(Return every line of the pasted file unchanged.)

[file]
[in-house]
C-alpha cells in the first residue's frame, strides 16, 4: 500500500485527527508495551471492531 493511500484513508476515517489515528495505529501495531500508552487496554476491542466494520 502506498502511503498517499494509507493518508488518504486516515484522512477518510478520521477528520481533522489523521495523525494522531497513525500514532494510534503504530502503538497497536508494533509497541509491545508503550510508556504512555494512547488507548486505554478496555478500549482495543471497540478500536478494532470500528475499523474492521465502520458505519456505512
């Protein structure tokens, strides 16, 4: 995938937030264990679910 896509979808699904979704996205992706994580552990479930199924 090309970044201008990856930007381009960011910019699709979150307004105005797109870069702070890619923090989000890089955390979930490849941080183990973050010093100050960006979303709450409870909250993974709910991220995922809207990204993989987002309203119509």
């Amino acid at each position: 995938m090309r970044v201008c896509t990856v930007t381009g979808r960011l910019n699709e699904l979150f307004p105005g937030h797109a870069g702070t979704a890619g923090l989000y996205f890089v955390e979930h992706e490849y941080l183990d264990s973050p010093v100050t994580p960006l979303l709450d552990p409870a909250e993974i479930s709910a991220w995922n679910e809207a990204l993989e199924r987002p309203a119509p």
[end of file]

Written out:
[in-house]
C-alpha cells in the first residue's frame, strides 16, 4: 500500500485527527508495551471492531 493511500484513508476515517489515528495505529501495531500508552487496554476491542466494520 502506498502511503498517499494509507493518508488518504486516515484522512477518510478520521477528520481533522489523521495523525494522531497513525500514532494510534503504530502503538497497536508494533509497541509491545508503550510508556504512555494512547488507548486505554478496555478500549482495543471497540478500536478494532470500528475499523474492521465502520458505519456505512
């Protein structure tokens, strides 16, 4: 995938937030264990679910 896509979808699904979704996205992706994580552990479930199924 090309970044201008990856930007381009960011910019699709979150307004105005797109870069702070890619923090989000890089955390979930490849941080183990973050010093100050960006979303709450409870909250993974709910991220995922809207990204993989987002309203119509």
């Amino acid at each position: 995938m090309r970044v201008c896509t990856v930007t381009g979808r960011l910019n699709e699904l979150f307004p105005g937030h797109a870069g702070t979704a890619g923090l989000y996205f890089v955390e979930h992706e490849y941080l183990d264990s973050p010093v100050t994580p960006l979303l709450d552990p409870a909250e993974i479930s709910a991220w995922n679910e809207a990204l993989e199924r987002p309203a119509p």